Aubert’s winding down his DRC contributions could be a godsend for California: his joining his brother-in-law Larry Hyde in spending more time overseeing Hyde Vineyards and the HdV bottlings.

    And mentoring protégés here in The Golden State.


  2. Bob Henry says:


    “Larry’s partnership with de Villaine, who also happens to be his cousin’s husband.”

  3. Bob Henry says:

    On the subject of the generational transfer of wealth (such as winery assets) to the next familial generation . . . a subject that Bill Harlan has been thinking deeply about for years.

    From The Wall Street Journal “Main News” Section
    (July 1-2, 2006, Page A1ff):

    “A Successful Vintner Pours His Passion Into Dynastic Dream;
    Europe’s Wine Clans Inspire Mr. Harlan’s Grand Plan;
    Grooming a Teenage Son”


    By Julia Flynn
    Staff Reporter

  4. Very important topic- which is why succession planning is frequently a theme at industry gatherings like the Financial Symposium and Unified. Unfortunately, the US government puts many more roadblocks than the Frrench do to smooth multi-generational transfer of businesses, be they wineries, cotton farms or corporations. (read inheritance taxes etc.)

    Further examples of CA families doing grape and wine succession well, despite the odds: The Ledbetters of Vino farms, the Langes of Lange Twins and the Smith family of Paraiso.

  5. Bob Henry says:

    Sustaining a California vineyard/winery to the third generation is incredibly difficult.

    (I believe Rob McMillan of Silicon Valley Bank has written about this subject on his wine blog. Hey Rob, chime in here with some statistics.)

    Mom and Dad founded the vineyard/winery to satisfy their ambitious (read: “mid-life crisis”?) yearnings.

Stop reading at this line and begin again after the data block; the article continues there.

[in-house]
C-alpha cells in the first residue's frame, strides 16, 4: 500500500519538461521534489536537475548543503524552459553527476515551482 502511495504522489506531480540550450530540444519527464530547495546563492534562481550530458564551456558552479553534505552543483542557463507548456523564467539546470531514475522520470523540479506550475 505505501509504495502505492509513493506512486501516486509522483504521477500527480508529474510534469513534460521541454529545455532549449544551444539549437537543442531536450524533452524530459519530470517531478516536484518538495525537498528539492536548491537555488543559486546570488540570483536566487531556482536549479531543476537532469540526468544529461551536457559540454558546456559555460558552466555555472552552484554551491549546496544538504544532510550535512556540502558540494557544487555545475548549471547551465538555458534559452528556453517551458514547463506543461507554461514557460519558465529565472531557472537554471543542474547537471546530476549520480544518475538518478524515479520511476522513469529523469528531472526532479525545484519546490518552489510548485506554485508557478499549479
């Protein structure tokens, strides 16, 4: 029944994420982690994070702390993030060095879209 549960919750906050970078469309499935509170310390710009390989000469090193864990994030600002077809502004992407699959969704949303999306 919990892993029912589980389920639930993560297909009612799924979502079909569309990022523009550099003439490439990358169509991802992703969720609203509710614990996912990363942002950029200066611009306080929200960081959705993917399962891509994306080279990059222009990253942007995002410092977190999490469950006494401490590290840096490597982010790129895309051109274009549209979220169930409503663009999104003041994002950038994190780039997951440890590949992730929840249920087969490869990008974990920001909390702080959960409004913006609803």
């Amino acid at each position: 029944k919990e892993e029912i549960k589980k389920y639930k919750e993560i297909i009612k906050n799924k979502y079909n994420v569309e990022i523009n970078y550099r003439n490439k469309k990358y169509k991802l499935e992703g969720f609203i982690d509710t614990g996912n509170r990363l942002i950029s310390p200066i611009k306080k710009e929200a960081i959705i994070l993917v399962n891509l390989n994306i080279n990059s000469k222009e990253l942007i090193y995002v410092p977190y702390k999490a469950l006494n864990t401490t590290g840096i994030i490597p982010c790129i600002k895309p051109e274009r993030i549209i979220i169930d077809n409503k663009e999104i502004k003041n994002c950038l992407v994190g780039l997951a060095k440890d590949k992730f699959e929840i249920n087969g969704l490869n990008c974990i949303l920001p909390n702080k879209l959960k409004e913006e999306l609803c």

Their kids — raised in an urban environment before moving to “wine country,” and sent off to college in major urban centers (e.g., San Francisco, Los Angeles, New York, Boston, Chicago) — feel “put upon” to join (and sustain) the family business when they would prefer to pursue their own ambitions outside of agriculture.

    News reports like these underscore that dynamic tension:

    “West Coast Wineries Are Up for Sale — Quietly;
    A wave of recent deals show investors see opportunities in wine,
    while owners see an exit strategy.”



    “… While small wineries can succeed by selling most of their inventory direct to consumers and large producers have muscle with wholesalers, those in the middle — annual production of 5,000 to 15,000 cases, for example — can’t get much attention from distributors unless the brand is hot.”


    “… ‘I’ve never seen more wineries for sale in California than there are today,’ [said Charles Banks, who through investment groups such as Terroir Selections purchased Santa Barbara Syrah specialist Qupé in October and Napa veteran Mayacamas Vineyards in April.] … Banks … estimates that between 30 to 50 percent of California wineries are either in financial difficulty or aren’t as profitable as they could be.”

    And this press release:

    “Over the last year [2014?] there have been more than $335 million in sales of vineyards, vineyard estates and plantable land in Napa and Sonoma Counties. This doesn’t even take into account confidential sales or wineries.” – David Ashcroft Real Estate

    [Link to press release by real estate firm is no longer active.]

  6. Bob Henry says:

    Quote from the Los Angeles Times “Business” Section
    (April 24, 2016, Page C9):

    “Transitioning a family business to the next generation isn’t easy, said Ken Ude, director of the USC Marshall Family Business Program.

    “Only 30% of family-run companies make it . . . from the first generation to the second. Only 12% make it to third generation and less than 5% make it to the fourth generation.”